Xi Jinping asks for more Marxism, more surveillance of the Web, more Sinicization.
by Hu Zimo
On December 3 and 4, the Chinese Communist Party held in Beijing a National Conference on Work Related to Religious Affairs. It was the first such conference since 2016, not an auspicious recurrence for believers considering that at the 2016 conference President Xi Jinping had announced his plans for a more severe crackdown on religion, which were implemented in subsequent years.
All the top leadership of the CCP, including Xi Jinping himself, attended the conference and gave speeches. Xi’s speech continued the line he started in 2016, noted progress in implementing it, but said problems still exist.
In particular, Xi lamented that monitoring the Internet to prevent religious propaganda and inappropriate remarks on social media is still not functioning properly. He called for more surveillance, and for punishing believers who use social networks for religious proselytization or criticism of the government’s religious policy.
Xi said that government-controlled religious bodies (i.e., the five approved religions) should develop a “religious theory of socialism with Chinese characteristics.” This means in particular that religions should learn to conduct their activities in their places of worship and accept that they should not “interfere with social life” and the education of the younger generations.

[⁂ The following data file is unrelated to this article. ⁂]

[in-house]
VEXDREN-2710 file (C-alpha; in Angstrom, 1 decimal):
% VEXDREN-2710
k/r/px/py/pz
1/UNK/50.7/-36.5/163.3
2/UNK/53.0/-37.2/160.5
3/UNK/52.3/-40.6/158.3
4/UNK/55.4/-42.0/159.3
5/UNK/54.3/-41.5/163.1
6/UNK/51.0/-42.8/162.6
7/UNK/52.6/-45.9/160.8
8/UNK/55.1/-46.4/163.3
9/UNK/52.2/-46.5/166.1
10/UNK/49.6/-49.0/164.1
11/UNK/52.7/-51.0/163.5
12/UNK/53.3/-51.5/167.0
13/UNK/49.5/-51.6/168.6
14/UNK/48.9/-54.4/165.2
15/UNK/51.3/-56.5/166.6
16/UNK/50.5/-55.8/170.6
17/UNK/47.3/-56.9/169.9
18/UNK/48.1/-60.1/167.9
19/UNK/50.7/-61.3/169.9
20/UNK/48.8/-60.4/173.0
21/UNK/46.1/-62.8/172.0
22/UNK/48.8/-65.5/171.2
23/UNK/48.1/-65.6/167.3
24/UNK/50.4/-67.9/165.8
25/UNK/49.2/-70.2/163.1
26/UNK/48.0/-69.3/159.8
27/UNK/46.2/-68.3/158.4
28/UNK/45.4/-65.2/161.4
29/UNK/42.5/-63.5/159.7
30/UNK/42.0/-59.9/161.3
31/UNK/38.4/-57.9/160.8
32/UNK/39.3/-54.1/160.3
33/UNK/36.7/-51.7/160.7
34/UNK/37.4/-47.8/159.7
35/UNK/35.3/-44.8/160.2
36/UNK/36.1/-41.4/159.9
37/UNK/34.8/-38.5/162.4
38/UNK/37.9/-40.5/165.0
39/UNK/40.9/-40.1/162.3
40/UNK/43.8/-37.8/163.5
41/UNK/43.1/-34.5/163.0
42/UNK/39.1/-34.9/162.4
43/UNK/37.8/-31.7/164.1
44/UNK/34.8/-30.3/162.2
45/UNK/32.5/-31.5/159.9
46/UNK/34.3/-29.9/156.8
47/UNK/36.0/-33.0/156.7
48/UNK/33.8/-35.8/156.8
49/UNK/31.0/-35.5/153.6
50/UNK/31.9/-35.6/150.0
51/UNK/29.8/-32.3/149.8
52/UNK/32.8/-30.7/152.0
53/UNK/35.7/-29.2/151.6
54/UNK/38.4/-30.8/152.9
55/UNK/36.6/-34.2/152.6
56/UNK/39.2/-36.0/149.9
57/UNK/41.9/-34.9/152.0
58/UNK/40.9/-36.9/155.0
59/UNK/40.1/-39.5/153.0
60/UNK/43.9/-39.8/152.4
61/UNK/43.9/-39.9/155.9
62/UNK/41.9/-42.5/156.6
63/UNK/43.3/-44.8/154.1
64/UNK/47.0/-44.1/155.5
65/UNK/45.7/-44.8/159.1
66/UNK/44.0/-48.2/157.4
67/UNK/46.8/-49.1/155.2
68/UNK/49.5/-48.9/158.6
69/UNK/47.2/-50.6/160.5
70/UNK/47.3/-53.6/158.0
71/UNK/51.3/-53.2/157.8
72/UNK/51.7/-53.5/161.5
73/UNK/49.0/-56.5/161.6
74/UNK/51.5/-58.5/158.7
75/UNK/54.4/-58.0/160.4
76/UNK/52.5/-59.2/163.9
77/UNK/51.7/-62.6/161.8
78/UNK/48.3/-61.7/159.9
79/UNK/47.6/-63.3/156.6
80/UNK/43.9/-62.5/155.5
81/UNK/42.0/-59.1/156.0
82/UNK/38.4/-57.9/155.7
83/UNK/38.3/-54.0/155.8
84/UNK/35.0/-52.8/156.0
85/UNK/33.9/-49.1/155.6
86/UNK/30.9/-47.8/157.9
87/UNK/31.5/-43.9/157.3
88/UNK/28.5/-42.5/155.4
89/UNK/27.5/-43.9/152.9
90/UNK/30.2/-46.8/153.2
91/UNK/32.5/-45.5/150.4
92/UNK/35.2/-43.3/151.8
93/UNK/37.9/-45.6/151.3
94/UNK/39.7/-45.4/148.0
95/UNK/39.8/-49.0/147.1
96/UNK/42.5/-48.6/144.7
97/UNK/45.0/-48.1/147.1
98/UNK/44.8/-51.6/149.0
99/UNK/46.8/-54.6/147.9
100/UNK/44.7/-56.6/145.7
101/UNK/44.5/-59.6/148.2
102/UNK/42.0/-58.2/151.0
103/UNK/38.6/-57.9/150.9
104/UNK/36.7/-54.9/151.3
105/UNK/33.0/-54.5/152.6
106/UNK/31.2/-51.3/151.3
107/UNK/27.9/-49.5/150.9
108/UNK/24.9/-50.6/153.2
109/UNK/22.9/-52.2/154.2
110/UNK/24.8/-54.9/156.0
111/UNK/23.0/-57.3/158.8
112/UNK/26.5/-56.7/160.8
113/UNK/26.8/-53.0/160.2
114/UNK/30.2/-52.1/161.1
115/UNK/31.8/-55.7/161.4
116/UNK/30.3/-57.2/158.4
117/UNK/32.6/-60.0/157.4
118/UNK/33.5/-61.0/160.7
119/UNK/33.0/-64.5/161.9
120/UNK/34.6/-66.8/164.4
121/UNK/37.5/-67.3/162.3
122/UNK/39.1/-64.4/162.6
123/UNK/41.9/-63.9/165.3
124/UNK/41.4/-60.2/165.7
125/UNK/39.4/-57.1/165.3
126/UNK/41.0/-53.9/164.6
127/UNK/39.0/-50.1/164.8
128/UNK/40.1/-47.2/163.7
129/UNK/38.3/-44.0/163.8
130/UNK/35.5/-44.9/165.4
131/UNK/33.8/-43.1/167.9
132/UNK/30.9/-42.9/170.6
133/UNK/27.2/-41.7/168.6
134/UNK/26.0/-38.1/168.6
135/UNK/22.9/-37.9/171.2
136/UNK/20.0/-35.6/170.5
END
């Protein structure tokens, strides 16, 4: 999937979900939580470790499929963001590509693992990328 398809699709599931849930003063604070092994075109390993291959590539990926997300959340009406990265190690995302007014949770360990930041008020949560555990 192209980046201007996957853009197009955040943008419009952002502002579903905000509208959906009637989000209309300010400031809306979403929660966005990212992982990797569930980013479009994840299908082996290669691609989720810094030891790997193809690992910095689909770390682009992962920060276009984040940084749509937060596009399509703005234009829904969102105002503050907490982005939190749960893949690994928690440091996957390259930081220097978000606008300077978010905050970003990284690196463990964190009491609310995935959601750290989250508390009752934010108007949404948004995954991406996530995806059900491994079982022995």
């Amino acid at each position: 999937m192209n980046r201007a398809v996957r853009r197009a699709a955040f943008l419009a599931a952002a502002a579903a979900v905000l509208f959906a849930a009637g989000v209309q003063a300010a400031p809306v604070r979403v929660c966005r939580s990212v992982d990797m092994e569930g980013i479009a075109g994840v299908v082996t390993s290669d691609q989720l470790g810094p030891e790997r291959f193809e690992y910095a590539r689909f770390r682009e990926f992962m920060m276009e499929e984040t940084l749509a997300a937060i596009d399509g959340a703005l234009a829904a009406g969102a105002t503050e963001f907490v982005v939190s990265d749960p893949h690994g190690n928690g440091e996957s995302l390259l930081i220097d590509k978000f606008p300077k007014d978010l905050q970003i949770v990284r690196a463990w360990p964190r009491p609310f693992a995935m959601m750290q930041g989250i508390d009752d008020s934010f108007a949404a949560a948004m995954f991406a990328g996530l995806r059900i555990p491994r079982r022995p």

Xi admitted that there are unsolved problems, and parts of the religious world that try to operate independently of the CCP. He said that the solution is to improve the ideological commitment of the bureaucracy dealing with religion, which sometimes may be tempted to operate outside of the framework established by the Marxist theory of religion.
Xi emphasized that “it is necessary to cultivate a team of party and government cadres who are proficient in Marxist religious views, familiar with religious work, and good at working with religious believers, and let them study Marxist religious views, the CCP’s religious work theories and policies, and religious knowledge.” They should be well-informed about religion but above all should be “firm in ideology and politics, adhere to Marxist religious views, … and strengthens the construction of the discipline of Marxist religious studies.”
Xi also reiterated once again that “Sinicization” of religion means that all religious communities should be led by the Party, controlled by the Party, and support the Party.